negotiable government bonds, would serve the holders as capital to finance new
enterprises. He knew that government securities could act as capital for a
cash-starved economy. His system was designed to channel the talents and
resources of men in trade and commerce into productive activities that served
the public interest. In sum, Hamilton proposed to strengthen the federal
government and promote national prosperity by setting the public finances in
James Madison of the House of Representatives opposed
Hamilton's plan for the federal government to take on, or assume, the
accumulated debts of the states. He saw this plan as unfair to the
southern states, including Virginia, that had already paid off most of their
wartime debts. He also saw it as the federal government seizing greater
power over the economies of the states. He and Secretary of State Thomas
Jefferson thought that the federal economic policy should be to get out of the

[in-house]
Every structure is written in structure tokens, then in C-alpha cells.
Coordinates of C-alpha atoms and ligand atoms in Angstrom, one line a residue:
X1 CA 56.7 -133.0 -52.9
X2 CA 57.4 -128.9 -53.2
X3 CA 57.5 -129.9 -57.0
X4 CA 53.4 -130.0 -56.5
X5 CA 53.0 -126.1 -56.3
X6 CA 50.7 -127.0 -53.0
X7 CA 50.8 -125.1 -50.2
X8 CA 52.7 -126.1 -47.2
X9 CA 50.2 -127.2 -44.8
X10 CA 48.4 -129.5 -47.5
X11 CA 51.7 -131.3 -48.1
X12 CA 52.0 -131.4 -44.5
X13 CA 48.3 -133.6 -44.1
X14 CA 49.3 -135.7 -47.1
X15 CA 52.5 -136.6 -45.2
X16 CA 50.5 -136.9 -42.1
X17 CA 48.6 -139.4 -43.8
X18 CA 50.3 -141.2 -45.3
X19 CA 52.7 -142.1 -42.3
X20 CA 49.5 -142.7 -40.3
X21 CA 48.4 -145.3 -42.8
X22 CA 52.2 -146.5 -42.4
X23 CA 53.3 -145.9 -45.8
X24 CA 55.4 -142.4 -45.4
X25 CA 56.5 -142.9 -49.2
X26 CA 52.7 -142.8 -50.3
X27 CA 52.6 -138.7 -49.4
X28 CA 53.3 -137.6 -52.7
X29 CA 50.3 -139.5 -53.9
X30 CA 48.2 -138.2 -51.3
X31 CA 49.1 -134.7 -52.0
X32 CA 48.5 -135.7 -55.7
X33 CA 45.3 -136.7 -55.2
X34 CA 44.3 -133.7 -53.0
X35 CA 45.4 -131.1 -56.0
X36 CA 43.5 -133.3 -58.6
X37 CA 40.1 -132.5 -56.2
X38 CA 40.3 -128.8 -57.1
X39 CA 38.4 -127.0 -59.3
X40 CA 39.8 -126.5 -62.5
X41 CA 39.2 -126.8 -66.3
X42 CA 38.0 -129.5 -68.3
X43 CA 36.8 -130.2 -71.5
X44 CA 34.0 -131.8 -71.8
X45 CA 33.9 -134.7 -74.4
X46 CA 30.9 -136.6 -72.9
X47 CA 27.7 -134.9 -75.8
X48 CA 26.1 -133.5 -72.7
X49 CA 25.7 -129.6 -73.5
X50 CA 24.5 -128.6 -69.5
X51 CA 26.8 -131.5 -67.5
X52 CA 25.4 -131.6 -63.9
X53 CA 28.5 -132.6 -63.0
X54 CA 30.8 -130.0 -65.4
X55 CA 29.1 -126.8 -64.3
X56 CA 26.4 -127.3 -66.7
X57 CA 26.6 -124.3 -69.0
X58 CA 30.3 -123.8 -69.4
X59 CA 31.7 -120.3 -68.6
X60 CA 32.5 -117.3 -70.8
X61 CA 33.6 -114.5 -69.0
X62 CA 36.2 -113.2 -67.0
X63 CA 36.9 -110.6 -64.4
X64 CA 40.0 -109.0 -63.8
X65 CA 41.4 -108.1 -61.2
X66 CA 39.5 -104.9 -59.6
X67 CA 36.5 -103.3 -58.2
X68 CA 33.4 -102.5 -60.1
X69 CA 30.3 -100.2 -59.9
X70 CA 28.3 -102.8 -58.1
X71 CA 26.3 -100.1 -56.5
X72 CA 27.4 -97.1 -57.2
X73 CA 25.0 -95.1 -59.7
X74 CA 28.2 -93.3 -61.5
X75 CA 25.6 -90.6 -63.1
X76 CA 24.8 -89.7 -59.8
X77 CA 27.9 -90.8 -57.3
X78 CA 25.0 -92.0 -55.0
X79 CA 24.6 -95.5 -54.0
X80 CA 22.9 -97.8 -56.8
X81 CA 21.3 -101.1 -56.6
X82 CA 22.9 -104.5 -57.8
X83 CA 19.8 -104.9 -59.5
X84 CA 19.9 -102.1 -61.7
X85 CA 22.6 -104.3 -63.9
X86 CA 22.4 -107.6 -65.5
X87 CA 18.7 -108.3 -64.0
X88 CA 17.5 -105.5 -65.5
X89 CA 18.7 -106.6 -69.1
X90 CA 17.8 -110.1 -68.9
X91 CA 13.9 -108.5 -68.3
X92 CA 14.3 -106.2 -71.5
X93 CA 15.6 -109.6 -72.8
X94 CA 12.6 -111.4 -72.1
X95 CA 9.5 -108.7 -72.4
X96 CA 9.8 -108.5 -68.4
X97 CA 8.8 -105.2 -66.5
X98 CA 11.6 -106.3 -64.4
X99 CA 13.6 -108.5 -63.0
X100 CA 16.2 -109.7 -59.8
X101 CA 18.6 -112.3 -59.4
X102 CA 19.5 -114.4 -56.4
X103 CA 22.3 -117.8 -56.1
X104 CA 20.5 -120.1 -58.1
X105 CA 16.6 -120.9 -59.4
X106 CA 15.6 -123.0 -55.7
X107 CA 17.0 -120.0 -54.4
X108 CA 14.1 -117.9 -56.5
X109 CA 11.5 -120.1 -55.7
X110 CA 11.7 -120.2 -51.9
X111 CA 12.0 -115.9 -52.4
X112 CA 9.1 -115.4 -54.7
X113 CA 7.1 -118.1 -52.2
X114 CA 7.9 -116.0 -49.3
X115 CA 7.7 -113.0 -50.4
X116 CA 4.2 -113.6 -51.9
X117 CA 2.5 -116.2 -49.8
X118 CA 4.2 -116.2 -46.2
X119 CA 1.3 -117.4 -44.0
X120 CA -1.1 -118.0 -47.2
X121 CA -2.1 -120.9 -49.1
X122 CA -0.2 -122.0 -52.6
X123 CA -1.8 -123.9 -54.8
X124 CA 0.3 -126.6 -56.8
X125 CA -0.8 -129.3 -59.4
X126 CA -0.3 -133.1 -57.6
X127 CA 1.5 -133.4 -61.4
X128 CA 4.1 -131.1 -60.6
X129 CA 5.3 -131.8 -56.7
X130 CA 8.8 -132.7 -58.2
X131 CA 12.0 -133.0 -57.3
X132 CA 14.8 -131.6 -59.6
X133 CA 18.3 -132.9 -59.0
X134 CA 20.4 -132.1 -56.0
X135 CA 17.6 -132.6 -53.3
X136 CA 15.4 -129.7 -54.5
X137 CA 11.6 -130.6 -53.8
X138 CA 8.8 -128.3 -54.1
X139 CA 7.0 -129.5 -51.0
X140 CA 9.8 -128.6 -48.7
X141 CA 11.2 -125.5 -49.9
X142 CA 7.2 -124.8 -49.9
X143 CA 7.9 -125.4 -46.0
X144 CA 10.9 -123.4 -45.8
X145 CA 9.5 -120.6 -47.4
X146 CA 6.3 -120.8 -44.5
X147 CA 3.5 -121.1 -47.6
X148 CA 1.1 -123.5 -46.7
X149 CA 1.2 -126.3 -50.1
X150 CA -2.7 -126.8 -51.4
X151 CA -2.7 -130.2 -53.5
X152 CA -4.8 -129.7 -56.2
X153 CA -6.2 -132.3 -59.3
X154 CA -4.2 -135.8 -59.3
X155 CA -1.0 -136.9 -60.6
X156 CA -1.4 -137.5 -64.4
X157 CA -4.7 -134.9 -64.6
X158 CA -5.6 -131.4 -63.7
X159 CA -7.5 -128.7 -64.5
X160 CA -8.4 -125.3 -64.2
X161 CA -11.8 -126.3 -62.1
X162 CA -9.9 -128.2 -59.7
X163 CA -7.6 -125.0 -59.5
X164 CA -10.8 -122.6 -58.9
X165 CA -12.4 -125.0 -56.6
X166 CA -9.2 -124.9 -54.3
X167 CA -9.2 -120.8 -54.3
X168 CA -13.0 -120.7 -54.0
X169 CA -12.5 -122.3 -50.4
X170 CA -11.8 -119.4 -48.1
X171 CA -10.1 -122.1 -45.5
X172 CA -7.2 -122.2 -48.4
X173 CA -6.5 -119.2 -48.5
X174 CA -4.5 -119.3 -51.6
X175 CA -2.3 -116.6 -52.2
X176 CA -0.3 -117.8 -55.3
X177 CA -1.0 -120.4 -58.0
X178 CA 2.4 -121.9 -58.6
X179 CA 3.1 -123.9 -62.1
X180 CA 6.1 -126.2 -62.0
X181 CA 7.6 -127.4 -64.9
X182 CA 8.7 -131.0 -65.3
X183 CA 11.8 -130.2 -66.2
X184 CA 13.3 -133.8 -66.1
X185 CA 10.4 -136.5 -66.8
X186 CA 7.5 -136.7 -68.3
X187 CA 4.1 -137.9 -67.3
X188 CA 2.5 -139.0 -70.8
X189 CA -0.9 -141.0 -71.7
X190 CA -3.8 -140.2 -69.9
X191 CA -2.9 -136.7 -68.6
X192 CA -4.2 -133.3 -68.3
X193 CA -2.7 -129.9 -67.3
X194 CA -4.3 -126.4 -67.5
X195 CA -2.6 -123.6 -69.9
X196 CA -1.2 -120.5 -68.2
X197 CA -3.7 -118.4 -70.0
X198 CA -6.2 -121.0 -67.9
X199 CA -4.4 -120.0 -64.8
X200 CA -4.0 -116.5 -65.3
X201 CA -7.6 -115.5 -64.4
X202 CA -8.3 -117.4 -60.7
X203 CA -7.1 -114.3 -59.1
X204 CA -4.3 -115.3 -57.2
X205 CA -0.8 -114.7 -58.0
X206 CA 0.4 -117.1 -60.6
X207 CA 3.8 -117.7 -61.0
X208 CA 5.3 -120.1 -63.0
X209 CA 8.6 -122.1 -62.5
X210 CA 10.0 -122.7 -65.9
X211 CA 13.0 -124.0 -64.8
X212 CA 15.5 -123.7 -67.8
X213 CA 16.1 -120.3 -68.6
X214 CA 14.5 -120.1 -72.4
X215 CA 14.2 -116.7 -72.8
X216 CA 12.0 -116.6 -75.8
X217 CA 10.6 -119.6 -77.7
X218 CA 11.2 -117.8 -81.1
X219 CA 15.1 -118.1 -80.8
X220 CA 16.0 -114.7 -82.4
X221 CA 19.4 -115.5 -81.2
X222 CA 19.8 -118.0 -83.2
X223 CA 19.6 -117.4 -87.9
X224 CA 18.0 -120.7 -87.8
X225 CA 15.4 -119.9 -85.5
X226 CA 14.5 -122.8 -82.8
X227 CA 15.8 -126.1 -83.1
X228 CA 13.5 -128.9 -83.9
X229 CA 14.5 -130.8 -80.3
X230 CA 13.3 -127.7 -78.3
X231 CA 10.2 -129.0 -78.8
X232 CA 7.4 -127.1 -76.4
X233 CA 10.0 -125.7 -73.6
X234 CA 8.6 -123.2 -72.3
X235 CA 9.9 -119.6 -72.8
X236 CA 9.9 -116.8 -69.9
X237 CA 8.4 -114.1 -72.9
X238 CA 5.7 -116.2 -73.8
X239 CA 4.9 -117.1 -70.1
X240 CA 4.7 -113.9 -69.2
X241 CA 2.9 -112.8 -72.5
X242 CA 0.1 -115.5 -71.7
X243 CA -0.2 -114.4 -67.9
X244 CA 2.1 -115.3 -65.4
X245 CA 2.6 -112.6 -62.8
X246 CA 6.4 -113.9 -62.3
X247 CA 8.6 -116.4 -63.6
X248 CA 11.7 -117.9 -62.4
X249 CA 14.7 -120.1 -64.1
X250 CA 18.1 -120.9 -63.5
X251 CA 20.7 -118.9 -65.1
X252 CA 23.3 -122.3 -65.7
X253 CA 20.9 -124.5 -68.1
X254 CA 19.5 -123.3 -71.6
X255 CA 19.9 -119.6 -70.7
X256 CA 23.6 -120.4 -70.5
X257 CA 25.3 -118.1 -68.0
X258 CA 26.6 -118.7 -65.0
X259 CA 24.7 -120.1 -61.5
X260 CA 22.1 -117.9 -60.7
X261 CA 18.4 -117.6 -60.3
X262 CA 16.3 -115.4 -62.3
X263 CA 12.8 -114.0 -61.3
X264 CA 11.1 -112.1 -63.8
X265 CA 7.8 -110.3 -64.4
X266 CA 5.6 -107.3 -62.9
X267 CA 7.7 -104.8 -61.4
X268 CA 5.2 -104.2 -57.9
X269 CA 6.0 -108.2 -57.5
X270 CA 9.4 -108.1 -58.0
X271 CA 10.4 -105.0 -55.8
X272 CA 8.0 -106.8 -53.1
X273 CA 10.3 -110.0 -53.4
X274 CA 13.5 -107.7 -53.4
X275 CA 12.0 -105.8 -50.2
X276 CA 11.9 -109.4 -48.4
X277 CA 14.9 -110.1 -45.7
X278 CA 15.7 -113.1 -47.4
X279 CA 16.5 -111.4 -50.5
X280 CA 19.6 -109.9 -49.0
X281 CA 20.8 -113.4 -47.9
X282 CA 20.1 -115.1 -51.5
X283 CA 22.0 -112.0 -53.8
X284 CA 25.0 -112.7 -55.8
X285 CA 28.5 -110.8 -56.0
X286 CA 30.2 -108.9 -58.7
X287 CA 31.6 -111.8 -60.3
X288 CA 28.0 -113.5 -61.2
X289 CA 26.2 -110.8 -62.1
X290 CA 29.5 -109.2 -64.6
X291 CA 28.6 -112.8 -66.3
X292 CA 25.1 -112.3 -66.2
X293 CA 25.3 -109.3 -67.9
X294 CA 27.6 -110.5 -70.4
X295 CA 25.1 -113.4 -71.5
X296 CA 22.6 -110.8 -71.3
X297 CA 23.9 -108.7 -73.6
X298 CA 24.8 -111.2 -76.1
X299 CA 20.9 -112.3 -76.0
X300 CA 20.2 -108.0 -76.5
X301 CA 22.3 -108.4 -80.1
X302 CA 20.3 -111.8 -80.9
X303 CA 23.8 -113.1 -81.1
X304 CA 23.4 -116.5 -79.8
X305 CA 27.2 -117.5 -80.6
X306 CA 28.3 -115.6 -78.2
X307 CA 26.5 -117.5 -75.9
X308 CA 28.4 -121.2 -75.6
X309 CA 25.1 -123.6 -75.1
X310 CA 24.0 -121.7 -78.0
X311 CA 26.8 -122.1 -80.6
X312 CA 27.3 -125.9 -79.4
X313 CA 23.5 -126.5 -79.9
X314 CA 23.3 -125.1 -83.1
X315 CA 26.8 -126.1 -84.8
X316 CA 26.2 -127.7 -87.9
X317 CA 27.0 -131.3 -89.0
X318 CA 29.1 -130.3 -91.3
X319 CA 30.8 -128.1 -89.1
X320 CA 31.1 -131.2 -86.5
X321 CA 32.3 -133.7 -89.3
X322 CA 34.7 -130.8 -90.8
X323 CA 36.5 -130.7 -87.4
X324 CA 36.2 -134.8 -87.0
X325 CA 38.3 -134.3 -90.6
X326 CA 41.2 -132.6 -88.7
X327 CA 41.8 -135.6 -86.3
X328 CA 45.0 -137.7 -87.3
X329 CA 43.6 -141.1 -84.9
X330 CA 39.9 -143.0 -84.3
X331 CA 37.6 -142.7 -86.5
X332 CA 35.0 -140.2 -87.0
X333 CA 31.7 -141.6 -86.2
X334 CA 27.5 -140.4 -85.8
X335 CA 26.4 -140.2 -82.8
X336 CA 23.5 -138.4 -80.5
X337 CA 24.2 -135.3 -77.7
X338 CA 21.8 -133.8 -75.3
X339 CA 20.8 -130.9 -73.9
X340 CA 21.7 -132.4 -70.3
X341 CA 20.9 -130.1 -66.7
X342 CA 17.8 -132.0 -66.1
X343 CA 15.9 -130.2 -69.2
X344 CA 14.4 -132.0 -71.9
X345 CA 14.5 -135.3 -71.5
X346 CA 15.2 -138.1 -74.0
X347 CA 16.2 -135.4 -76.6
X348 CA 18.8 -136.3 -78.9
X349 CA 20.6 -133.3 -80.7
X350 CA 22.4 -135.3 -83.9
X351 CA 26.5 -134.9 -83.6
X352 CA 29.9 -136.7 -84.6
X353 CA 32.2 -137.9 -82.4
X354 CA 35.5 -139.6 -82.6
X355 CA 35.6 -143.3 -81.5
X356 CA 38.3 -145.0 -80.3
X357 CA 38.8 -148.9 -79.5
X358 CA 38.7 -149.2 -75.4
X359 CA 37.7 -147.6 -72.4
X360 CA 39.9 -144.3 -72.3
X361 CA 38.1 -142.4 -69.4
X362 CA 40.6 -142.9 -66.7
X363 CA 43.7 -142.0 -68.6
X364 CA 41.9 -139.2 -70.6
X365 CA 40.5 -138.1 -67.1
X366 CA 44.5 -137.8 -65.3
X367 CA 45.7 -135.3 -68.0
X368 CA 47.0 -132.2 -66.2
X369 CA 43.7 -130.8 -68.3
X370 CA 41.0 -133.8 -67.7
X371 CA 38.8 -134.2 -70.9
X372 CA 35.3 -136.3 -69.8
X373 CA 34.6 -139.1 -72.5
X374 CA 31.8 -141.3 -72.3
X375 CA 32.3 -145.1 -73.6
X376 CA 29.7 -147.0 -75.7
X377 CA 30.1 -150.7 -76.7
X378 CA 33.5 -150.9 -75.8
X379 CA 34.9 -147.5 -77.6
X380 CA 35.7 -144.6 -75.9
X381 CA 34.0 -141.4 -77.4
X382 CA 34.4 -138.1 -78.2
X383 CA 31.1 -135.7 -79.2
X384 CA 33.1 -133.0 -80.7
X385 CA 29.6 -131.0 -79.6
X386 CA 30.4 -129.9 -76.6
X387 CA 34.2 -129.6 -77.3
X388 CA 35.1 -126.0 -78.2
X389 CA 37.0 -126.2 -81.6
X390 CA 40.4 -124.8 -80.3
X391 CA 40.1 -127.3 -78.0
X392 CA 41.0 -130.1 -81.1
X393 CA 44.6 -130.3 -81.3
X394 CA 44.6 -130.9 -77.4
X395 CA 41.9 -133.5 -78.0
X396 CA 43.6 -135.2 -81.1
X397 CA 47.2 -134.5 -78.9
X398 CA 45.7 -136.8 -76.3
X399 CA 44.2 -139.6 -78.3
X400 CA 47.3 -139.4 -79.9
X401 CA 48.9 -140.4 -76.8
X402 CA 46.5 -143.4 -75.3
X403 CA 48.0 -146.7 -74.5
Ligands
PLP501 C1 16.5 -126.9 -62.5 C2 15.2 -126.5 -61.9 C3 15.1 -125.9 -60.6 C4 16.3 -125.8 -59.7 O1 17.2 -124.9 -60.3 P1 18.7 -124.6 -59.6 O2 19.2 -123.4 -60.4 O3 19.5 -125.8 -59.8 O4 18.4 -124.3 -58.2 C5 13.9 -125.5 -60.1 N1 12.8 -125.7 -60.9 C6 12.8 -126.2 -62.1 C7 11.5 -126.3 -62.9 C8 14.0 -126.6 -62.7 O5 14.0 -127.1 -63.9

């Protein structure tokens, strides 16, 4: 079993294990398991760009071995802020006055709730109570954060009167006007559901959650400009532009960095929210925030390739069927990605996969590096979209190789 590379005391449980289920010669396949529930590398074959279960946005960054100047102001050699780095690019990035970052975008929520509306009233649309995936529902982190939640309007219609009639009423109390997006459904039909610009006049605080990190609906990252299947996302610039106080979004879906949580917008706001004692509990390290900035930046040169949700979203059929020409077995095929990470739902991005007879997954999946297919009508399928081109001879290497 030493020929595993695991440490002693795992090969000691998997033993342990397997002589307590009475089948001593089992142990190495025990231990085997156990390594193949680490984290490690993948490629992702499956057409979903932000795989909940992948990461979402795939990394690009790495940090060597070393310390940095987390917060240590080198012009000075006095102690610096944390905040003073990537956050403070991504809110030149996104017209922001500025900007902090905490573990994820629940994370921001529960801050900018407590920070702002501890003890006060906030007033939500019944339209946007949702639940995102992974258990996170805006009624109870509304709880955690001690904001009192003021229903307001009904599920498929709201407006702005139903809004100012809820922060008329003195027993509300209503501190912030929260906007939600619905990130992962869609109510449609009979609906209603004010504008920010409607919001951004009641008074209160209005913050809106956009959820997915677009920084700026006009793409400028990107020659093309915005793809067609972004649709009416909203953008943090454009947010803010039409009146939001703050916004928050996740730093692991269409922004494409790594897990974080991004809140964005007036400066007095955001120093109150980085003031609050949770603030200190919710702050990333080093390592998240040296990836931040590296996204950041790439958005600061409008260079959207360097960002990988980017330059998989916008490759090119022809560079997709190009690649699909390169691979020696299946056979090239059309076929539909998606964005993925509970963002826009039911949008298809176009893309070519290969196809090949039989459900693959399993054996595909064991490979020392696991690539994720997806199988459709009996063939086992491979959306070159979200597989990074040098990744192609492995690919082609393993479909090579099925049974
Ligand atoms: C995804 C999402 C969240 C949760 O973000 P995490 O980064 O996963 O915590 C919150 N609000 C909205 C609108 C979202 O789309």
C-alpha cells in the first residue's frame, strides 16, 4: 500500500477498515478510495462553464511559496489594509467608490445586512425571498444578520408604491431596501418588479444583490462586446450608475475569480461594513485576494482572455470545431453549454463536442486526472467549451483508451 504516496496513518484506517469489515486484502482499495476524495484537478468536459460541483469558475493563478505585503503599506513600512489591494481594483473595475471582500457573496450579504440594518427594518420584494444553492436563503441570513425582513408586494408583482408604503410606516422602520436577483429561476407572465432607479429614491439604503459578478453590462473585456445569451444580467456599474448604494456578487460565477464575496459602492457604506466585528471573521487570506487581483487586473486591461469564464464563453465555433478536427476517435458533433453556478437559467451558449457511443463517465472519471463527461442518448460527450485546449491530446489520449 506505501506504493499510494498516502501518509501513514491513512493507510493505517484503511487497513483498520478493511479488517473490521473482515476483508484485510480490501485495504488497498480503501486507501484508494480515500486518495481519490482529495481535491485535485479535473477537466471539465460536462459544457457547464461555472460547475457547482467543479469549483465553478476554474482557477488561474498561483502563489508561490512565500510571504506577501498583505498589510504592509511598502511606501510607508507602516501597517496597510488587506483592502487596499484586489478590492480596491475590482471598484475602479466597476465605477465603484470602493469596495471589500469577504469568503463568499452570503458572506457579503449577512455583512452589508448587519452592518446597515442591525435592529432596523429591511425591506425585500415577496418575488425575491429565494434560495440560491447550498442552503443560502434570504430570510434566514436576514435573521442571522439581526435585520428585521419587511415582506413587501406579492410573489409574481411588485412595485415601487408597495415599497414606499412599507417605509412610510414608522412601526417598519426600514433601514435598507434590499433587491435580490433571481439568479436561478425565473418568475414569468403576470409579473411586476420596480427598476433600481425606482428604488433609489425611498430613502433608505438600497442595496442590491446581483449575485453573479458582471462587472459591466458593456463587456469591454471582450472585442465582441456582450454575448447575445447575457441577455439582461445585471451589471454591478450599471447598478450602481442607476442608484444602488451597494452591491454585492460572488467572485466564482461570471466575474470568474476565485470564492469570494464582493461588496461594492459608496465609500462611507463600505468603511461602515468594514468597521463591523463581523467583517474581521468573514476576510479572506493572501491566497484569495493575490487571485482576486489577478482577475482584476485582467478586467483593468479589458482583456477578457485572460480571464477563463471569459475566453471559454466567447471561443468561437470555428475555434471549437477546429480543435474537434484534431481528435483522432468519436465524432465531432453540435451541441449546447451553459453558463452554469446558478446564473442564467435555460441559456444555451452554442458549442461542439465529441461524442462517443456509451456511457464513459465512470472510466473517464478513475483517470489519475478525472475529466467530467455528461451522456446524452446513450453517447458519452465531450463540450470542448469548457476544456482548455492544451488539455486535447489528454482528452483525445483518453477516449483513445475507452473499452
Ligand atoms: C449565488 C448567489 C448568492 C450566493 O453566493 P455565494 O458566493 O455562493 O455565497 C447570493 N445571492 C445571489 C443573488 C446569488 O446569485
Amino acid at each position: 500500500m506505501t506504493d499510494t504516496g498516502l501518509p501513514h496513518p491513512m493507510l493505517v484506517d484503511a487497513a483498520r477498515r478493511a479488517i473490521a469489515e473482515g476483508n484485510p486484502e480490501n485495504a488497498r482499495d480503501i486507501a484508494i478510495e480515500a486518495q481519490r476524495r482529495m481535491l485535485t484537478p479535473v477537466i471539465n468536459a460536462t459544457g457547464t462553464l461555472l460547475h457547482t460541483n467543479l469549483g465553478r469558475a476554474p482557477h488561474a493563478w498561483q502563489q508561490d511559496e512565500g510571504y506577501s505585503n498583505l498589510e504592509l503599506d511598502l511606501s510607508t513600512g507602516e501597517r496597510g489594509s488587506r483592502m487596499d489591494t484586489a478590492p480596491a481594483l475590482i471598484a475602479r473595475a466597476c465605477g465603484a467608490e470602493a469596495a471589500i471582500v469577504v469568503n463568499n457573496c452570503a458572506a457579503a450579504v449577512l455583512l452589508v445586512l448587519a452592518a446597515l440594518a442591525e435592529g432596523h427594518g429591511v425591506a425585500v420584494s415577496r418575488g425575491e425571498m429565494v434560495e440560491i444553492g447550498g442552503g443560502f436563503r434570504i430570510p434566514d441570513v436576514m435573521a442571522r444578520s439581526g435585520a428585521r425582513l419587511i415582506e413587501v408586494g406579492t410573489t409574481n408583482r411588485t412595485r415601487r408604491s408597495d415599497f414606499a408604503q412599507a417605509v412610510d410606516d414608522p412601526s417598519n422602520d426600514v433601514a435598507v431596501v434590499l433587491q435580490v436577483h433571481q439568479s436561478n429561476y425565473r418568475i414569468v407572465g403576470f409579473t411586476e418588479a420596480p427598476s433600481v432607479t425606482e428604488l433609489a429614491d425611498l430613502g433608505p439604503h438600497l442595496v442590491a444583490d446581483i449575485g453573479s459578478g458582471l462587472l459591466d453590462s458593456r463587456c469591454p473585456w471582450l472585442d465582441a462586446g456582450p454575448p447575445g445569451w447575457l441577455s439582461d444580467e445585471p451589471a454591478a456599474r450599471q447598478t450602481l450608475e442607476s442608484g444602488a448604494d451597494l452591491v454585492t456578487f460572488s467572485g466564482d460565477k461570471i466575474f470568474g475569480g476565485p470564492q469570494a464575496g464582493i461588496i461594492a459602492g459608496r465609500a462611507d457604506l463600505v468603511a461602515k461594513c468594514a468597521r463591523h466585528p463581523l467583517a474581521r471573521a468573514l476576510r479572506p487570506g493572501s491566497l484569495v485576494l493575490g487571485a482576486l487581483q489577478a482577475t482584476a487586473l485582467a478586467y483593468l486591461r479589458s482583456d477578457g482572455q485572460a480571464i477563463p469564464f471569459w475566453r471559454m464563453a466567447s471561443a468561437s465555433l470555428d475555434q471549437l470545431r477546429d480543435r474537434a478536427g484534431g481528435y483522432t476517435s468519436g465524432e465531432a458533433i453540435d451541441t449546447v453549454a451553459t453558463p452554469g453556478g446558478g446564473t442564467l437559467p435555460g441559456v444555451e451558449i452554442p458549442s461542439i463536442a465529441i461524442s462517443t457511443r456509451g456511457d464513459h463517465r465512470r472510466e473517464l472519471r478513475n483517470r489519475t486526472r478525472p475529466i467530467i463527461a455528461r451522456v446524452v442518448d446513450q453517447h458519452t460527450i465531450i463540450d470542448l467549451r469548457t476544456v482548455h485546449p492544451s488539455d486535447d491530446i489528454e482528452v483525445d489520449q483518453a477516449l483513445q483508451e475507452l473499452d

way to allow the natural laws of economic recovery and growth to proceed.
However, Hamilton saw his plan as a way to consolidate the states debts and
nationalize the economy for the benefit of all. He knew that North America
contained vast resources of natural riches that offered prospects of great
prosperity if economic development was advanced and managed by his proposed
policies on the national level.
Hamilton's plan did not make passage in Congress until a
deal was struck to pass the plan in exchange for moving the nation's
capital from New York City to a more central location along the Potomac River.
This was favored by the Virginians and especially by President Washington who
lived on the Potomac. Virginia was also looking for a more favorable settlement
of its wartime accounts, which Hamilton satisfied by reducing its total
obligation. Eventually, four congressmen, all of them from districts bordering
on the Potomac, changed their votes for "assumption." Since the
Potomac location was an uninhabited swamp at that time, Hamilton agreed to make
Philadelphia the interim site for ten years, soothing Pennsylvania's desire to
be the capital's site. This "Compromise of 1790" was finally realized